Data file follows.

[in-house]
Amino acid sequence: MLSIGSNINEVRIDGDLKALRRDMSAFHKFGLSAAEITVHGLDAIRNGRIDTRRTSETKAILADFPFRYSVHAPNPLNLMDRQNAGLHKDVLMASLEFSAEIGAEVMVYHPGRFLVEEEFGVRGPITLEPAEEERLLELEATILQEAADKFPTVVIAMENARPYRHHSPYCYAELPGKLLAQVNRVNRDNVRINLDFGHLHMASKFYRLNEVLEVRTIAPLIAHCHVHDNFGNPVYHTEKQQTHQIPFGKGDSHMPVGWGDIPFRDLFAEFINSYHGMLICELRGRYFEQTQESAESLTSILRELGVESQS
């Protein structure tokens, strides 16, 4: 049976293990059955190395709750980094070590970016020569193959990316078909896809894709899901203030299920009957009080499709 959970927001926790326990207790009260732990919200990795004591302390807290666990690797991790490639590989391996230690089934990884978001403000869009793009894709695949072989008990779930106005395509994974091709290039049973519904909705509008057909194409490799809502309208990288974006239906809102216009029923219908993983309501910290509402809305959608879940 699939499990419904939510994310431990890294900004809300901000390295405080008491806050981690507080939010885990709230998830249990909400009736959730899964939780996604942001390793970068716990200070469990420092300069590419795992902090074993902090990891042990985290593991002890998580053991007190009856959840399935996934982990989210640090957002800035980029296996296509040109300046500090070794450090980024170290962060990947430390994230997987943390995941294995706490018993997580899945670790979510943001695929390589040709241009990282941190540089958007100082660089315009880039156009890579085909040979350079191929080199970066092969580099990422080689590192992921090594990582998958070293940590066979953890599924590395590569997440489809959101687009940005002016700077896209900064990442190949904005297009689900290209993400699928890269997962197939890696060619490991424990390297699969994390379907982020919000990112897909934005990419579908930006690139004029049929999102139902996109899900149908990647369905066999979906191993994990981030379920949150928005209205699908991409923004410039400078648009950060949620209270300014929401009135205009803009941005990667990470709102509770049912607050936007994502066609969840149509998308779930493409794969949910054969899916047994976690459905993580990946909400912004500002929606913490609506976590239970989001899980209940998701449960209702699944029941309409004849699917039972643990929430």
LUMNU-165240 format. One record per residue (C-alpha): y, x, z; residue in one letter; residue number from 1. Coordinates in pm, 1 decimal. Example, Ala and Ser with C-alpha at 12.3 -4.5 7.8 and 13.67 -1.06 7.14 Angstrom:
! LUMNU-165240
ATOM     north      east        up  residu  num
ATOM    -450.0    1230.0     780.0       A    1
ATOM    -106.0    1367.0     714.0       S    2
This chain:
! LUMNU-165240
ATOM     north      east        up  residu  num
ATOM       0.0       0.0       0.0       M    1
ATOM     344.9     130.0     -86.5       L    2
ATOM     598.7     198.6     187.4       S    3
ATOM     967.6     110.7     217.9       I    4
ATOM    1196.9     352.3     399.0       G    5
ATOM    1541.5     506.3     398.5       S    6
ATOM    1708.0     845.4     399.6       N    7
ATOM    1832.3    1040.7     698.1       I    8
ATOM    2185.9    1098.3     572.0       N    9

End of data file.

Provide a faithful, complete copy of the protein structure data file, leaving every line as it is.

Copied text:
[in-house]
Amino acid sequence: MLSIGSNINEVRIDGDLKALRRDMSAFHKFGLSAAEITVHGLDAIRNGRIDTRRTSETKAILADFPFRYSVHAPNPLNLMDRQNAGLHKDVLMASLEFSAEIGAEVMVYHPGRFLVEEEFGVRGPITLEPAEEERLLELEATILQEAADKFPTVVIAMENARPYRHHSPYCYAELPGKLLAQVNRVNRDNVRINLDFGHLHMASKFYRLNEVLEVRTIAPLIAHCHVHDNFGNPVYHTEKQQTHQIPFGKGDSHMPVGWGDIPFRDLFAEFINSYHGMLICELRGRYFEQTQESAESLTSILRELGVESQS
């Protein structure tokens, strides 16, 4: 049976293990059955190395709750980094070590970016020569193959990316078909896809894709899901203030299920009957009080499709 959970927001926790326990207790009260732990919200990795004591302390807290666990690797991790490639590989391996230690089934990884978001403000869009793009894709695949072989008990779930106005395509994974091709290039049973519904909705509008057909194409490799809502309208990288974006239906809102216009029923219908993983309501910290509402809305959608879940 699939499990419904939510994310431990890294900004809300901000390295405080008491806050981690507080939010885990709230998830249990909400009736959730899964939780996604942001390793970068716990200070469990420092300069590419795992902090074993902090990891042990985290593991002890998580053991007190009856959840399935996934982990989210640090957002800035980029296996296509040109300046500090070794450090980024170290962060990947430390994230997987943390995941294995706490018993997580899945670790979510943001695929390589040709241009990282941190540089958007100082660089315009880039156009890579085909040979350079191929080199970066092969580099990422080689590192992921090594990582998958070293940590066979953890599924590395590569997440489809959101687009940005002016700077896209900064990442190949904005297009689900290209993400699928890269997962197939890696060619490991424990390297699969994390379907982020919000990112897909934005990419579908930006690139004029049929999102139902996109899900149908990647369905066999979906191993994990981030379920949150928005209205699908991409923004410039400078648009950060949620209270300014929401009135205009803009941005990667990470709102509770049912607050936007994502066609969840149509998308779930493409794969949910054969899916047994976690459905993580990946909400912004500002929606913490609506976590239970989001899980209940998701449960209702699944029941309409004849699917039972643990929430």
LUMNU-165240 format. One record per residue (C-alpha): y, x, z; residue in one letter; residue number from 1. Coordinates in pm, 1 decimal. Example, Ala and Ser with C-alpha at 12.3 -4.5 7.8 and 13.67 -1.06 7.14 Angstrom:
! LUMNU-165240
ATOM     north      east        up  residu  num
ATOM    -450.0    1230.0     780.0       A    1
ATOM    -106.0    1367.0     714.0       S    2
This chain:
! LUMNU-165240
ATOM     north      east        up  residu  num
ATOM       0.0       0.0       0.0       M    1
ATOM     344.9     130.0     -86.5       L    2
ATOM     598.7     198.6     187.4       S    3
ATOM     967.6     110.7     217.9       I    4
ATOM    1196.9     352.3     399.0       G    5
ATOM    1541.5     506.3     398.5       S    6
ATOM    1708.0     845.4     399.6       N    7
ATOM    1832.3    1040.7     698.1       I    8
ATOM    2185.9    1098.3     572.0       N    9